Monday, August 15, 2011

Book Lust Ain't Just for Nancy Pearl

Some people have disposable income. These people can afford to be defined, not necessarily by their money, but by what they do with it.

Some people spend their disposable income on alcohol, on bars and clubs and always-flowing libations. These people are called partiers, socialites, or (alternately) 'alcoholics.'

Some people spend their disposable income on clothes and shoes-- more than any one individual could possibly need. These people are called 'shopaholics.'

Some people spend their money on fine food and fine wine. These people are called 'gourmets.'

Some people spend their money on toys, slides, water guns, stuffed animals, and amusement parks. These people are called 'parents.'

I'm mostly kidding about the latter, but it's true that there are as many ways to spend money on your interests as there are interests. Which brings me to an admission:

I am a book-aholic. A bibliophile. A bookworm. A first-degree book lover. I'm a girl who reads.

This condition has been exacerbated by a lifelong proximity to books-- a tantalizingly close one. I grew up inhabiting libraries and bookstores; at any given point my own house vaguely resembled both of the above.

Bibliophilia is a genetic condition in my family, but my mom and I both got a particularly severe and fast-moving strain. We're the two who have to be dragged out of bookstores. We have both found our excuses for buying books at different points.

She is a school librarian for a Pre-K through 12 academy. She built the high school library from scratch. Bringing in appropriate and useful new books is her job.

I, on the other hand, found my excuse in the school holidays that I spent working at Barnes & Noble. While I worked there, I could tell myself that by spending part of my paycheck on books, I was both learning how to do my job better and keeping myself employed. I helped other customers to find books that were right for them, and was also one of my own best customers.

Now I find myself an underemployed college graduate with plentiful free time. I've worked my way through more than twenty books in the three months since graduation. And I am painfully aware of the fact that I live ten minutes down the street from one of the best bookstores in DC, Politics & Prose.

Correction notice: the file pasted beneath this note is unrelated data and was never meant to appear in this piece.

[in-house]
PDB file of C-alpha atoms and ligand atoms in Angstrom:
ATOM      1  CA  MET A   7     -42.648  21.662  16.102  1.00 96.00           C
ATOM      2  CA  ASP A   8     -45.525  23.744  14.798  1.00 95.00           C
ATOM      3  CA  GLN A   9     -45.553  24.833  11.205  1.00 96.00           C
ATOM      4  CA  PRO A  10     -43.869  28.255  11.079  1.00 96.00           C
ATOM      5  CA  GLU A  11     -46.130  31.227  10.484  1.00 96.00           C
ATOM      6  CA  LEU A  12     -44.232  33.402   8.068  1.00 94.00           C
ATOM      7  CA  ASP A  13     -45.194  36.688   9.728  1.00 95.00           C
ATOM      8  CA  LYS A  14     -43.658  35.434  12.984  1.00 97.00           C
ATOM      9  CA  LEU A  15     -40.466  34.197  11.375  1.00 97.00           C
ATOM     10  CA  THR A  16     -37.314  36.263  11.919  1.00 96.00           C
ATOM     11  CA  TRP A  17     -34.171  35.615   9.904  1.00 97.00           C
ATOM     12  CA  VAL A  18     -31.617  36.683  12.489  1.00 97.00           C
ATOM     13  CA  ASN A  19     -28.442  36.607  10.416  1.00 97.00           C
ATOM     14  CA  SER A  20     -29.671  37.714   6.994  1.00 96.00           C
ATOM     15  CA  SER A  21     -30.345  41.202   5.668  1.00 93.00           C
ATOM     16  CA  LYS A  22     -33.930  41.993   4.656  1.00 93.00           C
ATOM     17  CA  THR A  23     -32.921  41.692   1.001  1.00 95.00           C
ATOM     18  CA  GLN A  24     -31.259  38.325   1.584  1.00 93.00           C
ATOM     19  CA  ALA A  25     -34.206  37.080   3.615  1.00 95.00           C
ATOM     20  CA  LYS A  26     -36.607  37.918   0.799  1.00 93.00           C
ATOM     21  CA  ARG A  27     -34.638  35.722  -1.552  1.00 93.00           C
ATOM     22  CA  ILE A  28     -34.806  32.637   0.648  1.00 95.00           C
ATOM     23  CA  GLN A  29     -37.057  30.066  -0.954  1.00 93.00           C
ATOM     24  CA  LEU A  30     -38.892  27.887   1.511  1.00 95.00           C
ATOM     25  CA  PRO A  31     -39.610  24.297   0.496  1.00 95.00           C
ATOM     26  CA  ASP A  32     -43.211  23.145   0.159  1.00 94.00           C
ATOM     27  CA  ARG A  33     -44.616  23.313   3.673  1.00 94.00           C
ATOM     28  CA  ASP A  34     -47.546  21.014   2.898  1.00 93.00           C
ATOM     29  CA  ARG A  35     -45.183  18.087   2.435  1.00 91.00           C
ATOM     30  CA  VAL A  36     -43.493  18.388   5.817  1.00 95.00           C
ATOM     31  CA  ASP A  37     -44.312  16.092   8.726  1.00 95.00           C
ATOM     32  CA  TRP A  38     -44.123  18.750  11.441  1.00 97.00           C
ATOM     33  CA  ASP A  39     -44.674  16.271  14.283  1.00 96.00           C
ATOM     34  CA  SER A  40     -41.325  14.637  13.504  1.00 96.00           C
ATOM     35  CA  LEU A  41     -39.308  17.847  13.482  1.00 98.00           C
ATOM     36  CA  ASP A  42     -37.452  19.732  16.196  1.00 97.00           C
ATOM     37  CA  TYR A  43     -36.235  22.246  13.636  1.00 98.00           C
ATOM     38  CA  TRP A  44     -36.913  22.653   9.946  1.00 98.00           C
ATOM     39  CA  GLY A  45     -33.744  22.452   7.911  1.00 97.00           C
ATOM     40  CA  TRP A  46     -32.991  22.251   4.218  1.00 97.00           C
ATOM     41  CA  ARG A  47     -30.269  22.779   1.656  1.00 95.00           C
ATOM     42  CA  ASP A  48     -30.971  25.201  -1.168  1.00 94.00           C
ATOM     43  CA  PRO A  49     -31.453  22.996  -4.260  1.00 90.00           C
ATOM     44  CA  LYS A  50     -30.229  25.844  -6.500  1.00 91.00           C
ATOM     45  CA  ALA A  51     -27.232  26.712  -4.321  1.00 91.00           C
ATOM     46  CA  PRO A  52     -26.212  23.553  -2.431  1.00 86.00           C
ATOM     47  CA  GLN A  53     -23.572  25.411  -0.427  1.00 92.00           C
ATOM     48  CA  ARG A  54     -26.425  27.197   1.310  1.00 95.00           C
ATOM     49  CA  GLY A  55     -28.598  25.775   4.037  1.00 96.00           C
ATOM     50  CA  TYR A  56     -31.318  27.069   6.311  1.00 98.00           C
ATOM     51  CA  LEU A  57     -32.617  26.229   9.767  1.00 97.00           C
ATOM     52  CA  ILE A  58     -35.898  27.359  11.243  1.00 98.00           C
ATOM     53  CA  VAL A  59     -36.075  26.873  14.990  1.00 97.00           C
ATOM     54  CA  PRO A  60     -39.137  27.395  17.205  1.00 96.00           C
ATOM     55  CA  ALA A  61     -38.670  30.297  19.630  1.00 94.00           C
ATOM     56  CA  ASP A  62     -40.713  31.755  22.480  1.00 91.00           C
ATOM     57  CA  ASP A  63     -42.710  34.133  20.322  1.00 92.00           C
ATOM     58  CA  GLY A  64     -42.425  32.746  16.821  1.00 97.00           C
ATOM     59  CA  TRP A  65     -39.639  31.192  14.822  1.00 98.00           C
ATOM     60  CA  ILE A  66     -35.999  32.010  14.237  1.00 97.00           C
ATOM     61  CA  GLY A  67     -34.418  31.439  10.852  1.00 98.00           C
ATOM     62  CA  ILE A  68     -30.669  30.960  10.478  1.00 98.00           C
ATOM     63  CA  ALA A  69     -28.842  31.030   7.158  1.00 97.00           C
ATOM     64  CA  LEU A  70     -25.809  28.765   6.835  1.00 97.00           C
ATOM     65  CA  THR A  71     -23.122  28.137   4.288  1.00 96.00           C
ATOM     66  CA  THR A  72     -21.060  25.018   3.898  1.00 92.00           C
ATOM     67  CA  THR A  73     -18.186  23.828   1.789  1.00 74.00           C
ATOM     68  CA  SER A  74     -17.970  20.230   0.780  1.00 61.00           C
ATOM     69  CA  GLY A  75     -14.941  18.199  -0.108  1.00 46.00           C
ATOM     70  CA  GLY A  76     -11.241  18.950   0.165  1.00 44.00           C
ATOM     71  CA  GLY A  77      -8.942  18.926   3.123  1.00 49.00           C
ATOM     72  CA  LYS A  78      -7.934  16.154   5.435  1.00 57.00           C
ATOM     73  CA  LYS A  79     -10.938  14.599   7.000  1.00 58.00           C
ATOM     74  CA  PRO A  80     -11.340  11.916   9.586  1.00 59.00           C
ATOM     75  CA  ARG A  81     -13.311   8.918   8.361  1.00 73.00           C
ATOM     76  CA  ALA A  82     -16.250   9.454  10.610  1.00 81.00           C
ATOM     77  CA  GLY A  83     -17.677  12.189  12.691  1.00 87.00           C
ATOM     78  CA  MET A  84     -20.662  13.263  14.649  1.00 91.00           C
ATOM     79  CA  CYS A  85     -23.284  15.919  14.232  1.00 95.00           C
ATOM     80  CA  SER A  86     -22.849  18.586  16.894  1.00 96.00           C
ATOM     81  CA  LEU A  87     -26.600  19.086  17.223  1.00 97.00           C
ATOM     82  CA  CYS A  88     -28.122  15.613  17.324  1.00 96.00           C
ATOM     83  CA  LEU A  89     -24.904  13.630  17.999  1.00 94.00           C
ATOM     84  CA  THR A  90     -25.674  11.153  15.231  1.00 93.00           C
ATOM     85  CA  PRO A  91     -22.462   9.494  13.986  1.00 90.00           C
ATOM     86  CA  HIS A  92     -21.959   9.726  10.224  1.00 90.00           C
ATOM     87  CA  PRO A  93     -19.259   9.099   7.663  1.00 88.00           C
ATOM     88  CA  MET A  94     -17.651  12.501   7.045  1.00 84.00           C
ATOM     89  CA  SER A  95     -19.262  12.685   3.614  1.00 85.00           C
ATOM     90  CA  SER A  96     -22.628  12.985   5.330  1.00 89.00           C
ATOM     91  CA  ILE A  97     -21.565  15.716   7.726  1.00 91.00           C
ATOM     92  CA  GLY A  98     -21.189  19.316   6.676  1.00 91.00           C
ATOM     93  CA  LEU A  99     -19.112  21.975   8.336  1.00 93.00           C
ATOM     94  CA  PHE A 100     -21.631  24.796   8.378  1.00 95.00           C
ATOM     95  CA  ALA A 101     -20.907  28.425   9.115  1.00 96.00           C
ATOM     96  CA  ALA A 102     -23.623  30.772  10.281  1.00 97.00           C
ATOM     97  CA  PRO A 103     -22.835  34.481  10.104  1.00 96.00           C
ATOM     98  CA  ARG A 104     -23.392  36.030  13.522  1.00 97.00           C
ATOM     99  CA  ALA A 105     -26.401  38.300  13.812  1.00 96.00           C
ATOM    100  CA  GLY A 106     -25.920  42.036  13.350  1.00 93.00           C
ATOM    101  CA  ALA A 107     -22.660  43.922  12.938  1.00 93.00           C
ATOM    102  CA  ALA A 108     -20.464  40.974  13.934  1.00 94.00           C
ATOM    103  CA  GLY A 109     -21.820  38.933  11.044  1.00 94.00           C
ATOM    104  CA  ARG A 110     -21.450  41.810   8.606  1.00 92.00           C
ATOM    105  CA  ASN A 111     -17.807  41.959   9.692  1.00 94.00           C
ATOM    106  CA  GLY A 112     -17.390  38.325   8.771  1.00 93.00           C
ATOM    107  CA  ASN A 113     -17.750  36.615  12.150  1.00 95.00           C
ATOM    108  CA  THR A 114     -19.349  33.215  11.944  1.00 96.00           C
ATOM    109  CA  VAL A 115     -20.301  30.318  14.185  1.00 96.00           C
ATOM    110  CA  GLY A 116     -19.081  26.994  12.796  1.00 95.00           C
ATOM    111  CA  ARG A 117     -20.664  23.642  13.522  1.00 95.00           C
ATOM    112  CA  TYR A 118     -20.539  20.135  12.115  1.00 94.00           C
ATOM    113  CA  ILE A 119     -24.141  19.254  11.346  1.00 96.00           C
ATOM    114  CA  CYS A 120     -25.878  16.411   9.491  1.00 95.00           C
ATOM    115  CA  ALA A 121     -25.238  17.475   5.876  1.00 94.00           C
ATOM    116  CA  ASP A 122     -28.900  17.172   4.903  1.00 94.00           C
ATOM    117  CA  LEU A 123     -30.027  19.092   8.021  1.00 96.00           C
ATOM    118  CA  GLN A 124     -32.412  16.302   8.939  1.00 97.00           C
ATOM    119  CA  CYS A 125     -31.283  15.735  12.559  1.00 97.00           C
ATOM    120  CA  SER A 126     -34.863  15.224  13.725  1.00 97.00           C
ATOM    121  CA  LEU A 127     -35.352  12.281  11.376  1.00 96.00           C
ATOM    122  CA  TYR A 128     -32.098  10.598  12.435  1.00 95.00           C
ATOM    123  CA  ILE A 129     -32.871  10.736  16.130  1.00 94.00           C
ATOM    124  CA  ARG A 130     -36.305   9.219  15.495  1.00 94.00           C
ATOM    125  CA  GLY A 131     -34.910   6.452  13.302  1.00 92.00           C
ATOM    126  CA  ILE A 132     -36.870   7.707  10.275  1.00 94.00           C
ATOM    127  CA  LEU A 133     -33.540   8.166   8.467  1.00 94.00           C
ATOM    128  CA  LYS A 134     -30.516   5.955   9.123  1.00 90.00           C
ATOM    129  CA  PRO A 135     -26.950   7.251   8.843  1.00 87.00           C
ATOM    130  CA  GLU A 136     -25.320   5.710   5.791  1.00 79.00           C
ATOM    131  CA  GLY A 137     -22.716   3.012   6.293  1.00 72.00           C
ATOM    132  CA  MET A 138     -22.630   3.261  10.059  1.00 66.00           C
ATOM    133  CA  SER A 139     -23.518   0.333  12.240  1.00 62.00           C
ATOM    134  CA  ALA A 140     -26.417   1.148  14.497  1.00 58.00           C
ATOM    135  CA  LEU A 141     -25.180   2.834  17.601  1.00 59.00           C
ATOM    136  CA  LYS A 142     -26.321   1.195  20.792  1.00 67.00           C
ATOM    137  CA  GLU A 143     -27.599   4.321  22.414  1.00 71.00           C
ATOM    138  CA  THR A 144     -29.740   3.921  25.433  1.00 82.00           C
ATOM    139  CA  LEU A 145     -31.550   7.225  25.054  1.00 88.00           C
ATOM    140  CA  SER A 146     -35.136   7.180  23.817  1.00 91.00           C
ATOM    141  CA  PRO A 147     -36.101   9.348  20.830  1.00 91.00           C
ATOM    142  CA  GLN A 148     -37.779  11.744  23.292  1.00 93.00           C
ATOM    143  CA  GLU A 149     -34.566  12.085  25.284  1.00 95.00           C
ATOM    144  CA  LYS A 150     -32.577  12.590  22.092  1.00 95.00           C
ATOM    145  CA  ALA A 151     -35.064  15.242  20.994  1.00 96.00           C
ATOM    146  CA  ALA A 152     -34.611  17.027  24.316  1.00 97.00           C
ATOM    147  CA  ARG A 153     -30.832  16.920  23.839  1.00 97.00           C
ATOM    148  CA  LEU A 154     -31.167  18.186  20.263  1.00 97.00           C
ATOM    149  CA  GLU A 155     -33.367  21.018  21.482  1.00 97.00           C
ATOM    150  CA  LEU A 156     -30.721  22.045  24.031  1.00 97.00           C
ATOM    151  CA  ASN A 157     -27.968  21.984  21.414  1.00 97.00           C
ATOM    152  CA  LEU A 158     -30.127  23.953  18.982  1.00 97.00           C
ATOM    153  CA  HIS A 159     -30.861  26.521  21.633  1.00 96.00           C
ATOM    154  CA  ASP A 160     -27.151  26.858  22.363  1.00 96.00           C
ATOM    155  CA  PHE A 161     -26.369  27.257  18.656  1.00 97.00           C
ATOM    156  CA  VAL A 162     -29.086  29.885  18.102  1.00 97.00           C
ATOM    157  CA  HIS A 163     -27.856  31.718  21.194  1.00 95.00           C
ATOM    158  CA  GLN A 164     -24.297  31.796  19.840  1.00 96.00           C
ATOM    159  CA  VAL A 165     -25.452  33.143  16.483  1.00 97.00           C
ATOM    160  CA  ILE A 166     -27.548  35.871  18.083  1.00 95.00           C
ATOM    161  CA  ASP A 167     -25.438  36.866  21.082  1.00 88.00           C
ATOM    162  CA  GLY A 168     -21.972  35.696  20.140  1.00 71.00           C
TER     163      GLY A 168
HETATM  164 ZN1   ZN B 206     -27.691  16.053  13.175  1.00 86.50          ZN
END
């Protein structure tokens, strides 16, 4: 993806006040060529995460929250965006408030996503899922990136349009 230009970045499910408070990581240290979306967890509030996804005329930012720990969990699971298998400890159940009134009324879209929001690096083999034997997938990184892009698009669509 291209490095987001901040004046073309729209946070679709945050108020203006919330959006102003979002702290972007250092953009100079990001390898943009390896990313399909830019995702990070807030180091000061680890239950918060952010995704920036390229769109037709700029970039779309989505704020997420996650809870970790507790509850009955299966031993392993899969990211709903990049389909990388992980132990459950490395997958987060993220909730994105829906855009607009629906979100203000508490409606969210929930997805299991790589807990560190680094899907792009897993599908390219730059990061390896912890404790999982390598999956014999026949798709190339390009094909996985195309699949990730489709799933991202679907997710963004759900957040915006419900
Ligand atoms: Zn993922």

That information haunts my book-loving soul. Every day that I wake up with minimal commitments (which is most days), that literary devil on my left shoulder suggests that it's a nice day for a walk. Why don't we just stroll up Connecticut Avenue and see where we wind up?... And, right on cue, up pops the angel on my right shoulder to remind me that there's a bookstore up there, and we're trying to save money. Avoid temptation, Carolyn, avoid temptation...

It's a daily struggle. Most days, I succeed. Most days I can prevent myself from strolling up the street and perusing the bookstore. Inertia is a powerful ally in that battle. But it doesn't stop the visions of much-desired books dancing in my head...evidence of things hoped for.

Some days, when I don't succeed in staying out of the store, I can still refrain from buying books by just enjoying the ambiance of being around them. When this happens, my friends and boyfriend find considerable amusement in watching me persuade myself not to buy books, and (when I give in) when I decide which books to pick up. They enjoy my anguish, the fiends.

My boyfriend and I once looked in the window of a bookstore after it had closed for the night. He laughed as he watched my face. Said it looked like a little kid's on Christmas morning. I said that was appropriate, since my usual Christmas morning also involves rejoicing over newly acquired books. He understands-- he is a fellow book-lover, but he has better self-control in bookstores than I do. I usually make him hold my wallet if I don't want to splurge on new books.

The fact is that no matter how much I value the ideal of simple living-- and I do-- my books are my greatest obstacle. The best I can do is to give some of them away when I am done with them, and not be too obsessed with getting them back. I remind myself that they are best enjoyed by all. Literacy is not supposed to be an elite activity. Everyone should be able to read. I know this, I believe this.

...But I love my books. Can I have more, please?

1 comment:

Katie said...

True. Story. 'Nough said.